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Posted Sep 24, 18 13:24 by Richard Frajola (frajola)

Another PDR addition

And David New's, "Western Mail Routes" (mostly Colorado) just added.

Thanks

Posted Sep 24, 18 12:26 by Richard Frajola (frajola)

PDR 2018 Additions

I just added four very nice new exhibits (including one from first time exhibitor, Don Barany):

Ken Stach -  Cheyenne & Balck Hills Stage
Rick Mingee - Reducing time for Transcontiental Mail Delivery
Don Barany - 19th Centiry American Postal Folk Art
Cliff Alexander - Carriers & Loacls Delivered Magazines ..

(table of contents with links here)

THANK YOU ALL !

Posted Sep 24, 18 10:28 by Andrew Reid (andrewukusa1847)

A good tool...

Use the GBPS index of 1844 numeral cancelations, by country, which can be sorted alphabetically. That way, if you have a few letters or possibilities it makes the task a lot easier. I also use Google Maps if I have a PO that something passed through so I can find things like villages or hamlets that have been absorbed and now may only be a road name or something similar now - has helped me crack some small origin covers and small destination covers (especially Canadian 1850s stuff). Pallaskenry had a post office and was Irish numeral 370.

Posted Sep 24, 18 10:23 by Andrew Reid (andrewukusa1847)

Not Kilkee

Try Pallaskenry on for size. County Limerick. Currently near Shannon Airport.

Posted Sep 24, 18 9:00 by Farley Katz (navalon)

Kilkee, Ierland addressee

Catherine Shortile ?

How anything ever got delivered in the 19th century beats me.

Posted Sep 24, 18 1:59 by Victor Kuil (vickuil)

RE: Wells Fargo Entire

It is one of the few Wells Fargo cards in existence with a NYFM cancel. Do you have a date when in was written? The NY exchange office stamp  is unclear but seems to suggest an end of july 1873 shipping date.

Posted Sep 23, 18 21:38 by Richard Taschenberg (coverzz)

Centennial Entire

David,
Very interesting Centennial entire.
The 6c entire shown has similar markings.
It went throught the NY exchange office (likely originated in CA), then on to Kilkee, Ireland, where the ms "Not for Kilkee" was added along with the arrival CDS (repeated on back). The information I was told, was that it was returned to NY to the DLO where the blue "S" was applied along with a similar ms notation as on your entire. There are no additional markings on the back.
I can't tell if the first letter of last name is an S - could be.

I would also appreciate any additional information.

Image

Posted Sep 23, 18 18:27 by Ken Lawrence (kenlawrence)

DLO if undeliverable

Not destroyed, sold as waste.

Posted Sep 23, 18 12:50 by David Snow (dwsnow)

Centennial entire continued

Here is the back of that Centennial entire that was forwarded, unclaimed, advertised and then sent to the Dead Letter Office in Philadelphia.

I suppose the only reason this cover survived, after reaching the Dead Letter Office, was that upon opening it, information was found inside and it was successfully returned to the sender. I suspect if that hadn't been the case the cover and its contents would have been destroyed. Maybe someone would comment on the procedure followed by the Dead Letter Office during that time period, particularly if valuables or money were found inside. Because Philadelphia was a large enough city, evidently it had its own Dead Letter Office and special cds. I suspect for smaller post offices, such unclaimed mail would have been sent to the main Dead Letter Office in Washington, D.C., if that was where the central DPO was located for the country.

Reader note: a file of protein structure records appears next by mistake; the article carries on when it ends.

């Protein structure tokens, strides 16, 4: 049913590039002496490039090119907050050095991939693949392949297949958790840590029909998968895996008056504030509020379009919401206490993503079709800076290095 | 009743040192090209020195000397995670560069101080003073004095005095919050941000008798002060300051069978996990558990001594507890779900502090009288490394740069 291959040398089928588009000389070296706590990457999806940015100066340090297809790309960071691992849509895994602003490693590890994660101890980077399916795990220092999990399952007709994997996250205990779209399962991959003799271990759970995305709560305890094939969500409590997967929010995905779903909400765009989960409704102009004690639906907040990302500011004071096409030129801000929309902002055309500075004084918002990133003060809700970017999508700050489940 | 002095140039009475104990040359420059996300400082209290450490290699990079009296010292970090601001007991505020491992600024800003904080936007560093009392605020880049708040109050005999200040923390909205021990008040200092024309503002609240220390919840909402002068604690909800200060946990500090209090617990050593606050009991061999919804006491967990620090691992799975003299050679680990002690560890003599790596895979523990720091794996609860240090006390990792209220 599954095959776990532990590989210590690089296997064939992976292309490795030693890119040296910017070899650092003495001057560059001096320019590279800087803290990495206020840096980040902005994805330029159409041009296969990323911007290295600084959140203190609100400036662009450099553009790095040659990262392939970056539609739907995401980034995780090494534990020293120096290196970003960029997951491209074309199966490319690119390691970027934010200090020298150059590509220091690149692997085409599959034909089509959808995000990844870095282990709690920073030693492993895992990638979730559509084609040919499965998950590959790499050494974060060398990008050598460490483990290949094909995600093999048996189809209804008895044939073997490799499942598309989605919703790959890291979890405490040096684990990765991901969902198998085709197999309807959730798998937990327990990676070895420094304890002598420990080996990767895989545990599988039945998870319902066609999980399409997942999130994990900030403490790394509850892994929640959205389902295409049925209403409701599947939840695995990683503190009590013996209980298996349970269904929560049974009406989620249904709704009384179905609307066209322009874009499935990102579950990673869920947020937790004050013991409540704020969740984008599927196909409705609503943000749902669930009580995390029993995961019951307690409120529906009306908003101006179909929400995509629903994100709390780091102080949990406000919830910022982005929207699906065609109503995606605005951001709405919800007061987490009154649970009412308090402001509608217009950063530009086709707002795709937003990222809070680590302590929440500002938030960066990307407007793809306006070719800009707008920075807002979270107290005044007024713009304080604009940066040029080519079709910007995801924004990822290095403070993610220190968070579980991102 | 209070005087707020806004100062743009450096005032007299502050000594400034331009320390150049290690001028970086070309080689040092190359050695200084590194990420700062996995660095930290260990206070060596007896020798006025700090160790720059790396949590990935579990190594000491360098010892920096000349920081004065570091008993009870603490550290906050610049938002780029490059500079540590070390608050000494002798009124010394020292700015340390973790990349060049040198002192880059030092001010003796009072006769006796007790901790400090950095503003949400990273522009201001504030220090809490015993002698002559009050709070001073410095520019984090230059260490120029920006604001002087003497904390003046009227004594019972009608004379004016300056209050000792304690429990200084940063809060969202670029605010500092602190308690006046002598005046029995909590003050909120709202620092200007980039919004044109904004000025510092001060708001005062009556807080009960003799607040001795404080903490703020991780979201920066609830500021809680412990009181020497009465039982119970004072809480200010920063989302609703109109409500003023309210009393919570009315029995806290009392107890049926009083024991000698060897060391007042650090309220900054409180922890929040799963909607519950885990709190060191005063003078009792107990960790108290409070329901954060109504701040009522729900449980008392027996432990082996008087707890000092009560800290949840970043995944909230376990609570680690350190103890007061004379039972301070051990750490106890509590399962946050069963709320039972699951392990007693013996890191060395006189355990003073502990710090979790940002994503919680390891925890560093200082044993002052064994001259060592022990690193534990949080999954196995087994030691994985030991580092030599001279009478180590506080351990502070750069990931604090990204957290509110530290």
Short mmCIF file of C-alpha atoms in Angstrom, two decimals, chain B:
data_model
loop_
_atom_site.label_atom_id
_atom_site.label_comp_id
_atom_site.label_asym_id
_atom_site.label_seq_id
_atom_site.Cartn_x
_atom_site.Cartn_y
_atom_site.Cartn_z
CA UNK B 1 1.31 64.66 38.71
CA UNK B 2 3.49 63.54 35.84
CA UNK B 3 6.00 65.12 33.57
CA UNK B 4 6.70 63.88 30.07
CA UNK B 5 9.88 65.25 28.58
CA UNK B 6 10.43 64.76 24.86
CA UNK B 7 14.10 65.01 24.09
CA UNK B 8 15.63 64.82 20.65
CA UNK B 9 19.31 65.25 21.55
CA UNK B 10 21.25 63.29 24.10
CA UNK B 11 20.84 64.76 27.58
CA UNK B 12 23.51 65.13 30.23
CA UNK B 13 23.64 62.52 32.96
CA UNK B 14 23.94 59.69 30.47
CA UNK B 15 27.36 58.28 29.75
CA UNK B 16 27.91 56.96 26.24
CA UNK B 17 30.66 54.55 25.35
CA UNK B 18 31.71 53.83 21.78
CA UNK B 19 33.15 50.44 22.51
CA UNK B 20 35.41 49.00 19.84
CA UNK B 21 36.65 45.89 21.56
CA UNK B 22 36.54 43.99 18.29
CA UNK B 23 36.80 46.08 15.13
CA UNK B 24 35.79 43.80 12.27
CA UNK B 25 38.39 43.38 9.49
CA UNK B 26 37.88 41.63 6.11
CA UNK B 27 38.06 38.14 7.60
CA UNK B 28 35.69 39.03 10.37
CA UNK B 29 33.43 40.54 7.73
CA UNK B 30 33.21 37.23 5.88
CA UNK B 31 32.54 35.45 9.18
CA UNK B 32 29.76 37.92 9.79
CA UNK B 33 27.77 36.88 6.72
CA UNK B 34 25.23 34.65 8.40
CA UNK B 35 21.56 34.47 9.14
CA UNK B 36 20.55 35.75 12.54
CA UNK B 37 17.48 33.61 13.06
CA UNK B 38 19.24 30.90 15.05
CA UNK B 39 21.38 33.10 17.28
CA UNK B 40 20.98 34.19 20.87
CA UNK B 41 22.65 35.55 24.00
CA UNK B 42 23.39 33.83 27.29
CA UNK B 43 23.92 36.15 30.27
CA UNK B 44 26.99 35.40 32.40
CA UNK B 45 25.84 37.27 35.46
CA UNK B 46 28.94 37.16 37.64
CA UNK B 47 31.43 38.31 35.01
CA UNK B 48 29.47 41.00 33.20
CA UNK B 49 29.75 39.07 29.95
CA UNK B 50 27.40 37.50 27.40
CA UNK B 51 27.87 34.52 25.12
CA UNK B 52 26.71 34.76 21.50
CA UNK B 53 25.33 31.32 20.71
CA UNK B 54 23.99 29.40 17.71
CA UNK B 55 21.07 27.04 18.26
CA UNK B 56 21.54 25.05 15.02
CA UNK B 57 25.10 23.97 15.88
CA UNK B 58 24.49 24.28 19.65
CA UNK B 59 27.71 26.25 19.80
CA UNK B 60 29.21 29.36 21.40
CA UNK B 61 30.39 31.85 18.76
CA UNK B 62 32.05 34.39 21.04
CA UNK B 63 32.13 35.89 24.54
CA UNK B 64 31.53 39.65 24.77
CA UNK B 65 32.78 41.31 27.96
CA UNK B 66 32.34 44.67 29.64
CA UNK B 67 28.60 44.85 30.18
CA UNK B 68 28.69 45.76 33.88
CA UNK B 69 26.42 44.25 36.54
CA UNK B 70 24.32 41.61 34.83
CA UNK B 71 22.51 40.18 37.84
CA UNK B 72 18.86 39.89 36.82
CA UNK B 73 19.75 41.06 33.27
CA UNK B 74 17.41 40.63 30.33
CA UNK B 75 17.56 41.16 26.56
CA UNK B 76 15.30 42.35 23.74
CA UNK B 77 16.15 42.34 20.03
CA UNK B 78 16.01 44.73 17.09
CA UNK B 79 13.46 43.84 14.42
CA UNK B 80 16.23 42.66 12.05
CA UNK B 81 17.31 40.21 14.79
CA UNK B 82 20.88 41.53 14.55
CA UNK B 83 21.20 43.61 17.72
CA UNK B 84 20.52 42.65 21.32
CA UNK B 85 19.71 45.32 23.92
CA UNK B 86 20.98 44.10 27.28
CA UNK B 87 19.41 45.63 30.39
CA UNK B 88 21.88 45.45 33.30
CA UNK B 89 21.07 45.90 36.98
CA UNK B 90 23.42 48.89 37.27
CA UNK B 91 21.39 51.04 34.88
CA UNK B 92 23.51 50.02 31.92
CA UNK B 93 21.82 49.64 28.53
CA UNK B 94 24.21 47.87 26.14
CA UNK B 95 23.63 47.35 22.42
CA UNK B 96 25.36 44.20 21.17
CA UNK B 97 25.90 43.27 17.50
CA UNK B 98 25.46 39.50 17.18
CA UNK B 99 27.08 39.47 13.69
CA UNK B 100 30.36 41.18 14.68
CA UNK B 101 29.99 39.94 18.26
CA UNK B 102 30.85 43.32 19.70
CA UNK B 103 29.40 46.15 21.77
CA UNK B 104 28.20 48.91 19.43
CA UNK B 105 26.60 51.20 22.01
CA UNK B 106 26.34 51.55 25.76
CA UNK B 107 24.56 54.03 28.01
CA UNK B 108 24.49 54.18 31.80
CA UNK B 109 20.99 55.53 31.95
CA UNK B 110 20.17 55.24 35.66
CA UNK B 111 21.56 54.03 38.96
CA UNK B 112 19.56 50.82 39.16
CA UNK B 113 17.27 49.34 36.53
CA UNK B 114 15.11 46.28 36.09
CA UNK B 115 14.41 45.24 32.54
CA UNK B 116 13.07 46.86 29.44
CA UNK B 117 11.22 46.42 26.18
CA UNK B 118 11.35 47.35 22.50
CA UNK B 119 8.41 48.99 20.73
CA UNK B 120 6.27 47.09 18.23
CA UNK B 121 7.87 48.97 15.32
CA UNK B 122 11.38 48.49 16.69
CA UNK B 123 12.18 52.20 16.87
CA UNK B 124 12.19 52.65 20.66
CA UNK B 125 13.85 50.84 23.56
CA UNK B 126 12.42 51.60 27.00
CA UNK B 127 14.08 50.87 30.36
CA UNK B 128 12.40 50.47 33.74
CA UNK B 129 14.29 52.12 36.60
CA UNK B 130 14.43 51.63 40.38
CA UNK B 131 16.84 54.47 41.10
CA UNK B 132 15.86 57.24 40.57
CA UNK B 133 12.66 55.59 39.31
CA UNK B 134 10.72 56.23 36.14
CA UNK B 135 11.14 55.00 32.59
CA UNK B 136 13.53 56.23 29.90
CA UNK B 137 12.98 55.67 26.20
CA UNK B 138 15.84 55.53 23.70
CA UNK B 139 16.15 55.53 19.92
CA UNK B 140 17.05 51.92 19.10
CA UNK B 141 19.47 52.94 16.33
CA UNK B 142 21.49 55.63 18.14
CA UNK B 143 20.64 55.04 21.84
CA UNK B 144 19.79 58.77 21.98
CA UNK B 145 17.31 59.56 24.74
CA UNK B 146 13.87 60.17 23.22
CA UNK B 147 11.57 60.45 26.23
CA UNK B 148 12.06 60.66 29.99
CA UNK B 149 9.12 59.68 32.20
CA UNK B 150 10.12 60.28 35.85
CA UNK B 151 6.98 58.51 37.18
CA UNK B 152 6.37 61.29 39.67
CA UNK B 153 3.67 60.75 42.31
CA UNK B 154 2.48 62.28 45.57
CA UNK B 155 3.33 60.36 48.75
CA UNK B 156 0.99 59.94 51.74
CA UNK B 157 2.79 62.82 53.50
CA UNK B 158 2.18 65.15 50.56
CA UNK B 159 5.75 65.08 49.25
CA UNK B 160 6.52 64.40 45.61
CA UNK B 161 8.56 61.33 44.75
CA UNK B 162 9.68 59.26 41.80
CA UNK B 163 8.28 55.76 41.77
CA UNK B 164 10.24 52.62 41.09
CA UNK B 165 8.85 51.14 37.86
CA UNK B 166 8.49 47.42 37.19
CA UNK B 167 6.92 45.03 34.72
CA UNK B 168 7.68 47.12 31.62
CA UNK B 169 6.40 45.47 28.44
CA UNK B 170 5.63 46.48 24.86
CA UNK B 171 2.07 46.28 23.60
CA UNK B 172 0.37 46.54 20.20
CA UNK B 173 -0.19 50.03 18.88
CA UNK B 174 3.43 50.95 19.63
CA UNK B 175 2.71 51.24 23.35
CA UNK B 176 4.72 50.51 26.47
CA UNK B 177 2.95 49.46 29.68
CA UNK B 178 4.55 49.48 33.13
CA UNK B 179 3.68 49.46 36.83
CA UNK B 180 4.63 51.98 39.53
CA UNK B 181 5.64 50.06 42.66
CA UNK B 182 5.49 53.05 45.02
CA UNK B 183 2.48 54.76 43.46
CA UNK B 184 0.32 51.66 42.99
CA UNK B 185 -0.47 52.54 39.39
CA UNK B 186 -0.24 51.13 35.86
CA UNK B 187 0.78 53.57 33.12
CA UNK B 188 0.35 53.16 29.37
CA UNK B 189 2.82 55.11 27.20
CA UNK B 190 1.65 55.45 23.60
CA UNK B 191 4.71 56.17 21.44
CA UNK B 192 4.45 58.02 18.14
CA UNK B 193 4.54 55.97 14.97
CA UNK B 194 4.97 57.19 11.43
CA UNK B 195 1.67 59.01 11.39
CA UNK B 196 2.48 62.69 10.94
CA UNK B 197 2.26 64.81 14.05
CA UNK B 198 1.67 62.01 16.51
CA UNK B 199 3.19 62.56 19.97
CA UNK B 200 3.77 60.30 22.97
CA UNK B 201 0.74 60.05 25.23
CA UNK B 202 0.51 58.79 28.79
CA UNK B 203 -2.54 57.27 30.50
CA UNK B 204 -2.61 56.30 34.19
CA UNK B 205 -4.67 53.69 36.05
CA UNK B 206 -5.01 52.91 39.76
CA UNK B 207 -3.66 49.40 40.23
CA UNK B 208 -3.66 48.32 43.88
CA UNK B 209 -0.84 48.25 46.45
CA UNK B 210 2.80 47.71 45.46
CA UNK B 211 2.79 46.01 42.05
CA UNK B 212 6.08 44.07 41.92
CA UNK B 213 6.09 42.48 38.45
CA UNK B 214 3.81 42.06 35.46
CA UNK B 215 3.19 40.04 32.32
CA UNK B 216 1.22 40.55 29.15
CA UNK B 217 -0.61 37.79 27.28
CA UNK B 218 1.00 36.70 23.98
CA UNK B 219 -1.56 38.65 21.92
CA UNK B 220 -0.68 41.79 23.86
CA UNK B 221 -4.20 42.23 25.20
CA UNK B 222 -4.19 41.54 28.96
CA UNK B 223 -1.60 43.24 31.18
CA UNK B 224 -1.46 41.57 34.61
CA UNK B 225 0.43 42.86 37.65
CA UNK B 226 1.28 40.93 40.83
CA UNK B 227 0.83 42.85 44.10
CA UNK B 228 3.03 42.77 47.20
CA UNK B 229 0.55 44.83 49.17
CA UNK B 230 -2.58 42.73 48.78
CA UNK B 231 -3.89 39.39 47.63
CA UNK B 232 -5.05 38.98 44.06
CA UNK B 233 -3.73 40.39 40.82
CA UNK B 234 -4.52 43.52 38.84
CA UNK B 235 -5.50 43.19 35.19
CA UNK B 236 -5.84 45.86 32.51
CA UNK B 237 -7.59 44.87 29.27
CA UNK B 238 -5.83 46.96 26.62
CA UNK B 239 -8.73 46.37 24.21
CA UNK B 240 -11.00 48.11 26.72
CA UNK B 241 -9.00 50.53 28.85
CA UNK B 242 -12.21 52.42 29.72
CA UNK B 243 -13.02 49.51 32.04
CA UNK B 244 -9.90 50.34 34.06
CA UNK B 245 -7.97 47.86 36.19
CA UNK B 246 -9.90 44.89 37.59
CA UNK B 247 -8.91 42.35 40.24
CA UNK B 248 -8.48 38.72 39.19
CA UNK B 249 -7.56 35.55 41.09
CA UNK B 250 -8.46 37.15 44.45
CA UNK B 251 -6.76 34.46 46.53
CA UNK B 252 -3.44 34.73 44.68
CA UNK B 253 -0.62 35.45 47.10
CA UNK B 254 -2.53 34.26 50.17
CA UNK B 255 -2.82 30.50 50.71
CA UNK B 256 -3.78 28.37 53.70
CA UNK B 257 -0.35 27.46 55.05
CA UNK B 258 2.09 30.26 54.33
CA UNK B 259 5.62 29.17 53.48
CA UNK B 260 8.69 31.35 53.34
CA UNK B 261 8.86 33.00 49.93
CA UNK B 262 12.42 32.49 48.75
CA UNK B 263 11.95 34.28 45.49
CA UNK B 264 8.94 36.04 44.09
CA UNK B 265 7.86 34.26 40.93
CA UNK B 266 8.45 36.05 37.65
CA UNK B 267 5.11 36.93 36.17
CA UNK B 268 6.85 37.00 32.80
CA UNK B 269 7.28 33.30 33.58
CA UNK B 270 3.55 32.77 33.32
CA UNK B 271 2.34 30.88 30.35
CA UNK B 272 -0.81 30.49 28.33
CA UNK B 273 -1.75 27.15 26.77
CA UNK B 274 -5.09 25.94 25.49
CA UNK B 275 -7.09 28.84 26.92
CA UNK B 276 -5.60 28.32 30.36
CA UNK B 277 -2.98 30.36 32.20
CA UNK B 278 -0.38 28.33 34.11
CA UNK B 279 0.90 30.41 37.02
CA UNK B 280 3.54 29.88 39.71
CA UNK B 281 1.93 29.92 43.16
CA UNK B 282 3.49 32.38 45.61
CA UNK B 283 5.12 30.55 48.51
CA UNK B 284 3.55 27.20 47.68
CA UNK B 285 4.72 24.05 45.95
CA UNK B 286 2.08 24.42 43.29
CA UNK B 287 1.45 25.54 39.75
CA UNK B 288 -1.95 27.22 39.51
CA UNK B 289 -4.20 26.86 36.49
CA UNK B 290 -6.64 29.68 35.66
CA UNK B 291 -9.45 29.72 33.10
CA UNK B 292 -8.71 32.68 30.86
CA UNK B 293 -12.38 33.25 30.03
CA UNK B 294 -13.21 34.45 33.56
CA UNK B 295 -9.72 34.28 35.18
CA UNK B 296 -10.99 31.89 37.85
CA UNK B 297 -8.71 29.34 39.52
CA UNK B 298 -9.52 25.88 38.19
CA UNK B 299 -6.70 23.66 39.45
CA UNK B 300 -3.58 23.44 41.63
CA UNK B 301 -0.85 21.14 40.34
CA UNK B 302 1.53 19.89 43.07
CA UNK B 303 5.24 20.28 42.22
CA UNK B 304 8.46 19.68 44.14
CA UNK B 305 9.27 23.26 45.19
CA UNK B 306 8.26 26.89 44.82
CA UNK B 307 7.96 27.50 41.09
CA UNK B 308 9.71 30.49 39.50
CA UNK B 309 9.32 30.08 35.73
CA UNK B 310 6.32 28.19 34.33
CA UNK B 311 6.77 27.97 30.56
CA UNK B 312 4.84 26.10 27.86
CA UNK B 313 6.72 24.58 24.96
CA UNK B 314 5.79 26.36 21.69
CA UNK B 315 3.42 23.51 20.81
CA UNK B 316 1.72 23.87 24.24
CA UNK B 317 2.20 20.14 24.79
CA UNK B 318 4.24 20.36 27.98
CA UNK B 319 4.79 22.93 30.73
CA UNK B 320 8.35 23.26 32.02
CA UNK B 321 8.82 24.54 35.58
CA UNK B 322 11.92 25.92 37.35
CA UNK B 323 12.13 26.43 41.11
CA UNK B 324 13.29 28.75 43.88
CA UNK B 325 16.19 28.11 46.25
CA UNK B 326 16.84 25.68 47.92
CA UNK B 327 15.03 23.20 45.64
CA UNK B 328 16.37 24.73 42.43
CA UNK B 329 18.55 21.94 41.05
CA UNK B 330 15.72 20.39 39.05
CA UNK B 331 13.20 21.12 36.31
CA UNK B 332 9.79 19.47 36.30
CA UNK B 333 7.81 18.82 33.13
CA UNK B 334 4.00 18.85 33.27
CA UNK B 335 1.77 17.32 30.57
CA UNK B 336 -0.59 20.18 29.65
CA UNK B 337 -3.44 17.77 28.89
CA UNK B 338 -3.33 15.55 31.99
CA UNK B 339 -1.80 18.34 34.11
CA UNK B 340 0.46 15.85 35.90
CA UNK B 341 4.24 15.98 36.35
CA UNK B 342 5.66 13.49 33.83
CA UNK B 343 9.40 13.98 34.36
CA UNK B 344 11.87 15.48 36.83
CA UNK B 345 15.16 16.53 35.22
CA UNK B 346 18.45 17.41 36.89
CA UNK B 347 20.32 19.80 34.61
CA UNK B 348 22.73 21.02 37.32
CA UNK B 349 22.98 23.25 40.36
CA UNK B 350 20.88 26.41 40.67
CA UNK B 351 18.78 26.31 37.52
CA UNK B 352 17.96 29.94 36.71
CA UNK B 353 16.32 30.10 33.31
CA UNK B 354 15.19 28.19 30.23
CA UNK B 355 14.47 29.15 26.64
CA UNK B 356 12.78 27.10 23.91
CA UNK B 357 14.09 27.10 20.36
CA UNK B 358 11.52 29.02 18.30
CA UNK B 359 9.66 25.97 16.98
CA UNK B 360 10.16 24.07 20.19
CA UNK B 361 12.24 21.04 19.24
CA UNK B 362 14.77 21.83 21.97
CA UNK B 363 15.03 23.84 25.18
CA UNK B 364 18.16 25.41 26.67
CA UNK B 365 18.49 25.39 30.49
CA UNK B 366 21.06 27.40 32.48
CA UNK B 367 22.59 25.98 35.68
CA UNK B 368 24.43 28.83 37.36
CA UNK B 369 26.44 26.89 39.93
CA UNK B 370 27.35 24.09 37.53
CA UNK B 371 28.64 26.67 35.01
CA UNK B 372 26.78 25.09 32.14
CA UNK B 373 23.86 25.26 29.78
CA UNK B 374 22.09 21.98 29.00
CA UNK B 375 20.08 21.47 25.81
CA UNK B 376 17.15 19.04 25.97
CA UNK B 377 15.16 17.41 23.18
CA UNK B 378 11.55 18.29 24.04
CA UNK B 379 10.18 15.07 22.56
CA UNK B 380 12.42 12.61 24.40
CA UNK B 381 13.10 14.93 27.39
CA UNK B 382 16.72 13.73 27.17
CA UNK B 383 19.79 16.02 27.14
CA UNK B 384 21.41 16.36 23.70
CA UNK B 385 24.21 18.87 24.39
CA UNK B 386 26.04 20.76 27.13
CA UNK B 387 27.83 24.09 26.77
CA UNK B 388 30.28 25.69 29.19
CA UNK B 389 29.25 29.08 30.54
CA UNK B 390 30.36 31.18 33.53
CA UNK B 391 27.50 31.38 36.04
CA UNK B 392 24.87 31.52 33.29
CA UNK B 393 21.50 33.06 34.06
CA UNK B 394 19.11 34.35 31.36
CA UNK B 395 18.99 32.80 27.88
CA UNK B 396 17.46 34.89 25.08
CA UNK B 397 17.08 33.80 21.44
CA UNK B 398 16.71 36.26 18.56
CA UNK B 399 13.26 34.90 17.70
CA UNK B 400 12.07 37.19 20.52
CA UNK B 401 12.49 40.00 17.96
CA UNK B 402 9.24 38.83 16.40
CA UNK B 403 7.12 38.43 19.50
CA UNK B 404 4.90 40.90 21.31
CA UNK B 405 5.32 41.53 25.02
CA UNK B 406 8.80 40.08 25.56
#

Thank you in advance for any comments, as I would like to learn more about how DLO mail was handled.

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Posted Sep 23, 18 12:48 by David Snow (dwsnow)

Unusual Centennial entire

I thought I would share this Centennial entire, which had an interesting journey, finally ending up at the Dead Letter Office in Philadelphia.

It was first posted at Philadelphia on Aug. 29, most likely 1876 or 1877. Clarke type 132 postmark.

Sent to a Miss Kate Morris, at a street address in Buffalo, N.Y., in care of W.J. Mack, Esq.

She wasn't there, so the original address was crossed out and it was forwarded to 2115 Mt. Vernon St., Philadelphia, paid with a 3c green Continental Bank Note with a Sep. 2 Buffalo N.Y. postmark. The Buffalo clerk carelessly obscured the forwarded address with the cds, making it hard to read.

Back in Philadelphia, it was marked as Unclaimed, then marked as Advertised with a Sep 7 Phila. postmark.

The back has a Sep 5 Phila. Rec'd marking, and a "Dead Phila. Post Office. Oct 14" marking.

I suspect that the large blue "M" marking was part of the filing system based on the last name of the recipient, Miss Kate Morris. Possibly when it was advertised. Not sure what the manuscript "583-26" alongside signified, possibly part of that same filing system.

Will post back of envelope with markings in my next post. Any comments on the "M" marking  and "583-26" ms. marking alongside would be appreciated.

Image

Posted Sep 23, 18 9:44 by David Snow (dwsnow)

Centennial entire

Russ Ryle,

Thank you for confirming that my Centennial entire is indeed a registered use, and your comments (originally posted Sep 17, 18 20:49).

Posted Sep 23, 18 3:46 by Rainer Fuchs (rainer)

UPU Circulars - (Re)Source

Another mysteries to call it like that are the UPU Circulars which the UPU sent to its members t inform them about changes in the Postal system as they occur.

Since long i try to find a (online) resource for them but with the exception of the UPU itself (who usually do not answer to inquiries) and some circulars found by chance it is very difficult if not impossible.